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Haiku Classic: June 3, 2018

Millipede

    lost in my hand

    the feel of starlight

    --

    vincent tripi (1941-) From "Haiku World. An International Poetry Almanac" (1996) by William J. Higginson.

    The many-legged millipedes are amongst the oldest known land animals, with their first fossils dating from the Silurian Era. When scared, they roll themselves up into a ball. The longer species roll themselves up into a spiral -- the same shape as our galaxy. The light from even the closest star was produced over four years ago, while that from the "average" star was produced billions of years ago. At least some of this starlight was produced back in the Silurian Era. Here the poet is not so much looking at the starlight but rather feeling it. How does starlight feel? It seems to wrap itself around you as it bathes you in its light. A millipede spends most of its life under rocks and leaves, far from the light of stars. Here again it is away from the light, within the poet's hand. Is it crawling around inside the crevices of his hand and does the feeling of that resemble the feeling of starlight on one's body? Or is it curled up and "lost" only to the world outside?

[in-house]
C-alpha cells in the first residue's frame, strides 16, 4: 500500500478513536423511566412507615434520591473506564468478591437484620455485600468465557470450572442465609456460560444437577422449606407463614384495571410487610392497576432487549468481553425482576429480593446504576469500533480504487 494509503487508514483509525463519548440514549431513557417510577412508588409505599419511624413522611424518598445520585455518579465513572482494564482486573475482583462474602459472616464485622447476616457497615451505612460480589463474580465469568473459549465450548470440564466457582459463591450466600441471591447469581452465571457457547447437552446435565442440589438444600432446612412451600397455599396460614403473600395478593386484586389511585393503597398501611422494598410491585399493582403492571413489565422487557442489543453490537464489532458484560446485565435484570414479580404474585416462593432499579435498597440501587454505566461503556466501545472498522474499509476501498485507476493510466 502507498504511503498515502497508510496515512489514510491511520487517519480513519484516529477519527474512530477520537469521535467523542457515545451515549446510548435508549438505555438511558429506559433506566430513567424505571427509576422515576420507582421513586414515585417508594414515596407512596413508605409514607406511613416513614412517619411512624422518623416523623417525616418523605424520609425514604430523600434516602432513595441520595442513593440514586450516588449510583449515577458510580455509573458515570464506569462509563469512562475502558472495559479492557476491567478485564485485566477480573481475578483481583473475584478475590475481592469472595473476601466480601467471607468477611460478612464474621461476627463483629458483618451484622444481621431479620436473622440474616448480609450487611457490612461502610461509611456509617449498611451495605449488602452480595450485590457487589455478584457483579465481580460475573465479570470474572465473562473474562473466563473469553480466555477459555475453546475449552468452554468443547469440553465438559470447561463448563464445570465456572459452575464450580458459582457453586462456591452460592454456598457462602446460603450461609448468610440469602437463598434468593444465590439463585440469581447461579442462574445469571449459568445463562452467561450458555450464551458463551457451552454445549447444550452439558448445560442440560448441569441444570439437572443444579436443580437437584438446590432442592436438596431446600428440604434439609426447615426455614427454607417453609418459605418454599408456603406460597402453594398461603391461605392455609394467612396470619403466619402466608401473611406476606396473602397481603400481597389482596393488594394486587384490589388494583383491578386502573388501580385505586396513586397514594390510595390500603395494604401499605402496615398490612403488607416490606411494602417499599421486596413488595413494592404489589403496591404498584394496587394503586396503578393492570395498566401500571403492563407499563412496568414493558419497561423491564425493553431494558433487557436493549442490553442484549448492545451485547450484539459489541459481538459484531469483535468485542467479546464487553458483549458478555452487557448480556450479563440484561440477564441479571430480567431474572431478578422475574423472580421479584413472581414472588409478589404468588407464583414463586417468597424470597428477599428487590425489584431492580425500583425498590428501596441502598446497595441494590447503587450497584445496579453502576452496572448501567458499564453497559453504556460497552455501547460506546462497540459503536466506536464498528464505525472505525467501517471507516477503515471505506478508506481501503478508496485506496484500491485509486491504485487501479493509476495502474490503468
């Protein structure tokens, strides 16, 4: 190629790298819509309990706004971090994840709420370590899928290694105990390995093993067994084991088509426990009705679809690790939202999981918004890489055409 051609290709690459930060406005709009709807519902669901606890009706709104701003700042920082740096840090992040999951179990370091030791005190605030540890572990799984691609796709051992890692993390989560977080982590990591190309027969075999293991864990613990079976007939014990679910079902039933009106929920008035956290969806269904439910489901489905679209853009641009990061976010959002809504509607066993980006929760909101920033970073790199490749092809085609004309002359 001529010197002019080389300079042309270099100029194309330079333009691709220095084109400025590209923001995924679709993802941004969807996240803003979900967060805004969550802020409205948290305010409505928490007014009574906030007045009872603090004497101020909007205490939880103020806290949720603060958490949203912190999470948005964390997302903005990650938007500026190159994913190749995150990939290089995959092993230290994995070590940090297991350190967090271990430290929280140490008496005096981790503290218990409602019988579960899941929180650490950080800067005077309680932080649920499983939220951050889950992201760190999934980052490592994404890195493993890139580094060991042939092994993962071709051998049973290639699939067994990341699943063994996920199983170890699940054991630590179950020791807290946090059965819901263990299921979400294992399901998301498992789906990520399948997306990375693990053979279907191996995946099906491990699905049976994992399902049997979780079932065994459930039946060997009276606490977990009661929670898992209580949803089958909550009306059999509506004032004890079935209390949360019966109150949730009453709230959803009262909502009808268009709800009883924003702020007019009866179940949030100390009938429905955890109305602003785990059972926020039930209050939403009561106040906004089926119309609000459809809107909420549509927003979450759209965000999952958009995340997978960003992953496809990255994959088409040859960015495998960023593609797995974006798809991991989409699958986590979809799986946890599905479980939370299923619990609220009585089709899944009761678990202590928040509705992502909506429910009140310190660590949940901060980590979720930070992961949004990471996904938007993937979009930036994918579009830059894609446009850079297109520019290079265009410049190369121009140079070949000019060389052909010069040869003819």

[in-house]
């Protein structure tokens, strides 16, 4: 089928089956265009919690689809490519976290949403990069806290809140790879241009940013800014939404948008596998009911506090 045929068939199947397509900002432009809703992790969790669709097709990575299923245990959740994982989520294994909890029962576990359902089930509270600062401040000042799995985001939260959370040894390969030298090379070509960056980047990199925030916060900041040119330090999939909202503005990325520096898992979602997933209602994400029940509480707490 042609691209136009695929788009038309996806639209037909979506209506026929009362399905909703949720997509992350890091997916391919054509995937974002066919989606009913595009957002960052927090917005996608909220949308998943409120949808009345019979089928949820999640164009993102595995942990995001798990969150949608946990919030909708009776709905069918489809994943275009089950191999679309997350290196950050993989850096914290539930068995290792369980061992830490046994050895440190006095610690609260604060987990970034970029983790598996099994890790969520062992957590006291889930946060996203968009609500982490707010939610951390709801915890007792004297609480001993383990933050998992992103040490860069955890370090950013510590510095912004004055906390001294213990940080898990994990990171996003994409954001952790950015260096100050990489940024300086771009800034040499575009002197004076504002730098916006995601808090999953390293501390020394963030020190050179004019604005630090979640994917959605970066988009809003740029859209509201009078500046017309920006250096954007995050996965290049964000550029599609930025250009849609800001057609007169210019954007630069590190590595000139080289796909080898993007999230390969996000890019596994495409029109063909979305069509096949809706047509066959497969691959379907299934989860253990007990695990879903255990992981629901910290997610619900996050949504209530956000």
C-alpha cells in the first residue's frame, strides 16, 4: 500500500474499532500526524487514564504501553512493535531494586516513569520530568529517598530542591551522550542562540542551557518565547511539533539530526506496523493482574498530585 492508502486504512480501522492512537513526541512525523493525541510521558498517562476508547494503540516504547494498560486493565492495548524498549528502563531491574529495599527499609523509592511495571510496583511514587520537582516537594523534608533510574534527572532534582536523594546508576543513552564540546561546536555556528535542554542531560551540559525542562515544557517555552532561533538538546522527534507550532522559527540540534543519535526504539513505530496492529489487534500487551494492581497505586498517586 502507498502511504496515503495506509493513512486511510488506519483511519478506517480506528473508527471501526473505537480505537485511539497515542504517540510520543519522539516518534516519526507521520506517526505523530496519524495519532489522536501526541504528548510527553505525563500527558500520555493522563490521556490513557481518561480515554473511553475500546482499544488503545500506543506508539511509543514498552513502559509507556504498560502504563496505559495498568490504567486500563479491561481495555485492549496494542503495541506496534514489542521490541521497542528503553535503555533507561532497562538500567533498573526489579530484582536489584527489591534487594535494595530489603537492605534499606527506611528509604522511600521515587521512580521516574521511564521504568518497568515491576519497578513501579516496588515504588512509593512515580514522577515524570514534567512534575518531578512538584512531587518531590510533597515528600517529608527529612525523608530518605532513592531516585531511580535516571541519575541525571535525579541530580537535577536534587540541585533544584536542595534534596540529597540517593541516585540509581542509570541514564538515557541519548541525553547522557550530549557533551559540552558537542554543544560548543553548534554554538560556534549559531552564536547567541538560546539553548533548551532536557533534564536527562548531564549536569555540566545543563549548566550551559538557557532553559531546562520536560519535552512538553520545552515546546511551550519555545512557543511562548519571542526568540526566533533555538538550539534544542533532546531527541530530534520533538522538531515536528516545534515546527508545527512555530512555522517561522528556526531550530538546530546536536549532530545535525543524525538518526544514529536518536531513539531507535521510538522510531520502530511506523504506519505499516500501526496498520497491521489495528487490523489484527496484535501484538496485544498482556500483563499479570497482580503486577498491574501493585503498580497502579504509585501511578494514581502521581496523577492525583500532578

Selected and commented on by Dhugal J. Lindsay

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